In the second challenging shot, the live-action plate featured a modern-day Minnesota street with a few period vehicles driving down it. We needed to transform this, as you’d expect, into a 70s Alabama street — this time featuring the Bama Theater. This involved a lot of detailed work. I had Conrad focus most of his attention on this shot because I knew he could pull it off in the limited time we had, and his attention to the period’s details would go a long way. There wasn’t a lot of reference material for us to analyze from the ’70s that was taken on that particular street, so we did our best looking at other images we could find from the time and area.

Phil had a lot of notes and details to help us along. We had live-action plates shot on the Red camera to build upon — some buildings, period cars, the extras walking around and a handful of other small objects. But because so much had to be reconstructed, the shot had to be put together from scratch.

Some of the things we noticed in images from the ’70s that we implemented were removing lots of the foliage/trees, adding the fancy signs above stores and adding the stoplights that hung on wires, among other details. It also involved adding lots of CG cars to the environment to fill out the street and add some movement to the foreground and background.

Randi Altman is the founder and editor-in-chief of postPerspective. She has been covering production and post production for more than 20 years. 

Slamdance, Sundance: Why it’s 
important to audio post pros

By Cory Choy

Why are we, audio post professionals, in Park City right now? The most immediate reason is Silver Sound has some skin in the game this year: we are both executive producers and the post sound team for Driftwood, a feature narrative in competition at Slamdance that was shot completely MOS. We also provided production and audio post on content Resonance and World Tour for Google’s featured VR Google Cardboard demos at Sundance’s New Frontier.

Sundance’s footprint is everywhere here. During the festival, the entirety of Park City is transformed — schools, libraries, cafes, restaurants, hotels and office buildings are now venues for screenings, panel discussions and workshops. A complex and comprehensive network of shuttle busses allows festival goers to get around without having to rely on their own vehicles.

Tech companies, such as Samsung and Canon, set up public areas for people to rest, talk, demo their wares and mingle. You can’t take three steps in any direction without bumping into a director, producer or someone who provides services to filmmakers. In addition to being chock full of industry folk — and this is a very important ingredient —Park City is charming, beautiful and very different than the American film hubs, New York and Los Angeles. So people are in a relaxed and friendly mood.

Films in competition at Sundance often feature big-name actors, receive critical acclaim and more and more often are receiving distribution. In short, this is the place to make personal connections with “indie” filmmaking professionals who are either directly, or through friends, connected to the studio system.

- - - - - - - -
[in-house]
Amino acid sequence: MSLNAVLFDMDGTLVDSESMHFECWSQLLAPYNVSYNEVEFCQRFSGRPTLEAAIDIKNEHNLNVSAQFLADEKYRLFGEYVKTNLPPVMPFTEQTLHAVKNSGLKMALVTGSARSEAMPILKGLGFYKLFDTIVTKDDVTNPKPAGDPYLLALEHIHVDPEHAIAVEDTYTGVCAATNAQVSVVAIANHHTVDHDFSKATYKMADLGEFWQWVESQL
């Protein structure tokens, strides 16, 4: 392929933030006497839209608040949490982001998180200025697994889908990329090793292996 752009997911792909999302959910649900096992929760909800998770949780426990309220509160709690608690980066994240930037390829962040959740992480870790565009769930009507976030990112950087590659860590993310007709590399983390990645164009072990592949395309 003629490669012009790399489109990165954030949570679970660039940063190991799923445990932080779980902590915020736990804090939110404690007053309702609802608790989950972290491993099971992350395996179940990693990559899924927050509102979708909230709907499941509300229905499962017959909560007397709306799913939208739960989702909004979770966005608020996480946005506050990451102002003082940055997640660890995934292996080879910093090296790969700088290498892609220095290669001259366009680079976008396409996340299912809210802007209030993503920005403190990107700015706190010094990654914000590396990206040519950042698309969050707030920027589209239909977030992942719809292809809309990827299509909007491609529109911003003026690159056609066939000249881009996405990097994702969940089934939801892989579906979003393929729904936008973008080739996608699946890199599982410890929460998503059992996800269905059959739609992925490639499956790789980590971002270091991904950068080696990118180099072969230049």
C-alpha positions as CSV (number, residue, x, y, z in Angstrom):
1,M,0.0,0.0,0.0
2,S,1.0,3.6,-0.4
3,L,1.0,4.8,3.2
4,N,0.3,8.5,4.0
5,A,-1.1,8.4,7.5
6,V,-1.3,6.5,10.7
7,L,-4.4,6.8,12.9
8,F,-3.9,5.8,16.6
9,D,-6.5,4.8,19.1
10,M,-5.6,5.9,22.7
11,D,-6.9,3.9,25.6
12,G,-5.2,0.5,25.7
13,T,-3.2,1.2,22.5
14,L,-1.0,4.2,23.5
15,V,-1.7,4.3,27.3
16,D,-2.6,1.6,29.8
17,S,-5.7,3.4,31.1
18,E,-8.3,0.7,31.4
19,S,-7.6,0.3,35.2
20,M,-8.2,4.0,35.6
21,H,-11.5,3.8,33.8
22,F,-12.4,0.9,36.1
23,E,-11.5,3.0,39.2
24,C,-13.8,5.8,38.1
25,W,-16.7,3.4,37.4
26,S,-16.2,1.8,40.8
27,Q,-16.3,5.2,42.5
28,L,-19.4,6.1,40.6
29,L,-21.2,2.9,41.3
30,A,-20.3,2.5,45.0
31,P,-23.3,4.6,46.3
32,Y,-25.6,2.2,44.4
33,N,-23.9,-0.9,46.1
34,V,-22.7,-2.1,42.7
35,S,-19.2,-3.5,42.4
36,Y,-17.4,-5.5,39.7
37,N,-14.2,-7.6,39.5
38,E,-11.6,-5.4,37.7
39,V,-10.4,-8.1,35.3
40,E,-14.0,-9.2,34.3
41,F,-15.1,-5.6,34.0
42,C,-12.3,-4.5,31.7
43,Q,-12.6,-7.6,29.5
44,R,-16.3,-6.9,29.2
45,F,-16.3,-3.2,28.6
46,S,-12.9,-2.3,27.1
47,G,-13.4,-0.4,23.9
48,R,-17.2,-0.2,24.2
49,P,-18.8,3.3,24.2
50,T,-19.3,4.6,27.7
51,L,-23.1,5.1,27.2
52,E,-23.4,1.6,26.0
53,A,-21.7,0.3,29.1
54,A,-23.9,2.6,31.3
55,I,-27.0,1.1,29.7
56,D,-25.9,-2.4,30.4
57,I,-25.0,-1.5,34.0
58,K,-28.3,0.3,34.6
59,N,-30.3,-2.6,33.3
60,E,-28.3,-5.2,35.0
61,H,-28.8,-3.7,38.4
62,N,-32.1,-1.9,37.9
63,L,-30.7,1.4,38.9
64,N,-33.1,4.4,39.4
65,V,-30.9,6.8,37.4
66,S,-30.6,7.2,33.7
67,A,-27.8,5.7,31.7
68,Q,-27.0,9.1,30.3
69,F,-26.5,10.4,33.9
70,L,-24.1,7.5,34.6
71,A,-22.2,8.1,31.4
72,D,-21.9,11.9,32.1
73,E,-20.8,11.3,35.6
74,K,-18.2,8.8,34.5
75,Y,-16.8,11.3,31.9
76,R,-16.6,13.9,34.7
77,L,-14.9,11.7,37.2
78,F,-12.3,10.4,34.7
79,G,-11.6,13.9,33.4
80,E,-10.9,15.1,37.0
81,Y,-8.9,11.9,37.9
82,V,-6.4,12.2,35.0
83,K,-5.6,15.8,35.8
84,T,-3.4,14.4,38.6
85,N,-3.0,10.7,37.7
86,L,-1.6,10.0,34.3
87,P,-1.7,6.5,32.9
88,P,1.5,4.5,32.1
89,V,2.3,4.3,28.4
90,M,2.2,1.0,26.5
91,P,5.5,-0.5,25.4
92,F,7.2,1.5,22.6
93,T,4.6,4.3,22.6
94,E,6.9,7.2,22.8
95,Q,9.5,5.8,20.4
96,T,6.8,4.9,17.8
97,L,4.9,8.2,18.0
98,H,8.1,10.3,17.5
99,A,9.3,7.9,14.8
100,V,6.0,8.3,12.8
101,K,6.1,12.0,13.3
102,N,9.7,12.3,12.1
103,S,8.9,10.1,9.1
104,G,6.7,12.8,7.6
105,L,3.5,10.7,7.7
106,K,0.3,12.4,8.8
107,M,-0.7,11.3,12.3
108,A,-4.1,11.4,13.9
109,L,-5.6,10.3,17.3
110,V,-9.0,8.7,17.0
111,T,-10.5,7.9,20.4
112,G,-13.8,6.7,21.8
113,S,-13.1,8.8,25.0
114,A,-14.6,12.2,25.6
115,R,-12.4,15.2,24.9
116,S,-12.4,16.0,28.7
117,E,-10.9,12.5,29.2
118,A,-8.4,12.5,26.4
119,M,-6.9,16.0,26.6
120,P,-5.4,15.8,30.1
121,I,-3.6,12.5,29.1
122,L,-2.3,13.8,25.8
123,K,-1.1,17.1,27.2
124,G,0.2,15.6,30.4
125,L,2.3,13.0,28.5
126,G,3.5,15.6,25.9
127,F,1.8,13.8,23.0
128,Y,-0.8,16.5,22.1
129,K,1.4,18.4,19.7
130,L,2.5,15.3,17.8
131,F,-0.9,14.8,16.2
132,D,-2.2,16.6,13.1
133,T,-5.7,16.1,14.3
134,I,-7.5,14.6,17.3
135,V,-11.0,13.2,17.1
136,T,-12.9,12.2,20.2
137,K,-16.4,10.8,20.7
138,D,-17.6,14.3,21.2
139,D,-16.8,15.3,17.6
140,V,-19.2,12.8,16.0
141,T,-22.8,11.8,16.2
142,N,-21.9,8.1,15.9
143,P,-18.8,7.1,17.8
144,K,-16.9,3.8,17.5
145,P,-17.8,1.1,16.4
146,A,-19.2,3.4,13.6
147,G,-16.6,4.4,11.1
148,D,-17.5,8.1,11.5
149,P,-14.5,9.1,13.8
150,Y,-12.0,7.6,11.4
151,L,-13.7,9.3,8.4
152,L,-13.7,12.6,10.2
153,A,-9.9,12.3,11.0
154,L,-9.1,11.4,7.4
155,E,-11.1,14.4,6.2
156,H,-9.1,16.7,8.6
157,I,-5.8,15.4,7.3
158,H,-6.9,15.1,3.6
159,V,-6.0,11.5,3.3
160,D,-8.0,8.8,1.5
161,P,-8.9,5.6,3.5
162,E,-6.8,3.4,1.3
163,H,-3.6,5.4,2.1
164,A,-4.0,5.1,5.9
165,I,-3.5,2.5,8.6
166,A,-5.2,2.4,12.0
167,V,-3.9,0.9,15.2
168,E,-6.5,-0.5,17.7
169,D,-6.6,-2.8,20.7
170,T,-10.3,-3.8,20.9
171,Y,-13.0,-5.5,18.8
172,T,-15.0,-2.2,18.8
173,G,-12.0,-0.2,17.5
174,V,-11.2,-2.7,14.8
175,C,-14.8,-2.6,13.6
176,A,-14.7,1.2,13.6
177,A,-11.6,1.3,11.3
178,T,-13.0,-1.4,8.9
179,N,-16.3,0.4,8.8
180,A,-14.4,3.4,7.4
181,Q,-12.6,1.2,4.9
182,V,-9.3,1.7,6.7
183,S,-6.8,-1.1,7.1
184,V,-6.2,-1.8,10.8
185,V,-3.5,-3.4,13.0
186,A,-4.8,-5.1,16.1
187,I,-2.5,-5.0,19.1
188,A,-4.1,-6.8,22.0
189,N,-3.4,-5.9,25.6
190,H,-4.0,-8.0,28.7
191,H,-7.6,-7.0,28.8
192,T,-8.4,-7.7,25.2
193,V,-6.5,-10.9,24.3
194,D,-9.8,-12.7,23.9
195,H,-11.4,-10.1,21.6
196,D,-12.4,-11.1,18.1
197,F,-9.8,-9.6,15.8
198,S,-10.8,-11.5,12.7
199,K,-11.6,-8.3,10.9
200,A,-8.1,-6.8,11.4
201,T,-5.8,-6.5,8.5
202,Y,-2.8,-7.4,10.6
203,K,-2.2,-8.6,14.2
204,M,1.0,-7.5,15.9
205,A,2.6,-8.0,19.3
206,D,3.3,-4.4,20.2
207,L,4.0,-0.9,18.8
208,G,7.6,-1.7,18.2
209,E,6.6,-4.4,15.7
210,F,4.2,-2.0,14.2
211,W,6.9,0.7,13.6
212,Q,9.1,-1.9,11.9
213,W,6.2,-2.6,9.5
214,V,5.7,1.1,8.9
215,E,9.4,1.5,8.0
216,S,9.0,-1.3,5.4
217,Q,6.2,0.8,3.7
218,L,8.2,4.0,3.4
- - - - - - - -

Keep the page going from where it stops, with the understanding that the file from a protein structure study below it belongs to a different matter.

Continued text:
As a partner and engineer at a boutique sound studio in Manhattan, I see this as a fantastic opportunity to cut through the noise and hopefully put myself, and my company, on the radar of folks with whom I might not otherwise get a chance to meet or collaborate. It’s a chance for me, a post professional in the indie world, to elevate my game.

Slamdance sets up shop in one very specific location, the Treasure Mountain Inn on Main Street in Park City. It happens at the same time as Sundance — and is located right in eye of the storm — but has built a reputation for celebrating the most indie of the indies. Films in competition at Slamdance must have budgets under one million dollars (and many often have budgets far below that.) Where Sundance is a sprawling behemoth — long lines, hard-to-get tickets, dozens of venues, the inability to see all that is offered — Slamdance sort of feels like a friend’s very nice living room.

Slamdance logo

Many folks see most of or even the entire line-up of films. There’s no rushing about to different locations. Slamdance embraces the DIY, and is about empowering people outside of the industry establishment. Tech companies such as Blackmagic and Digital Bolex hold workshops geared towards enabling filmmakers with smaller budgets to be able to make films unencumbered by technical limits. This is a place where daring and often new or first-time filmmakers showcase their work. Often this is one of the first times or perhaps even the first time they’ve gone through the post and finishing process. It is the perfect place for an audio professional to shine.

In my experience, the films that screen best at Slamdance — the ones that are the most immersive and get the most attention — are the ones with a solid sound mix and a creative sound design. This is because some of the films in competition have had minimal or no post sound. They are enjoyable, but the audience finds itself sporadically taken out of the story for technical reasons. The directors and producers of these films are going to keep creating, and after being exposed to and competing against films with very good sound, are probably going to be looking to forge a creative partnership — one that could quite possibly grow and last the entirety or majority of their future careers — with a post sound person or team. Like Silver Sound!

Cory Choy is an audio engineer and co-founder of Silver Sound Studios in New York City.

Crossing over from games to film

By Jennifer Walden

Bothell, Washington — Brian Pamintuan and Nathan Hendrickson are currently in post on a feature length indie film called The Darker Path, about an isolated coastal community where character Rachel Wade spirals down an emotionally destructive path after the tragic death of her mother, and after she’s forced to leave home by her grieving father. Rachel and her younger sister return years later to find their father missing and the community deserted. Continue reading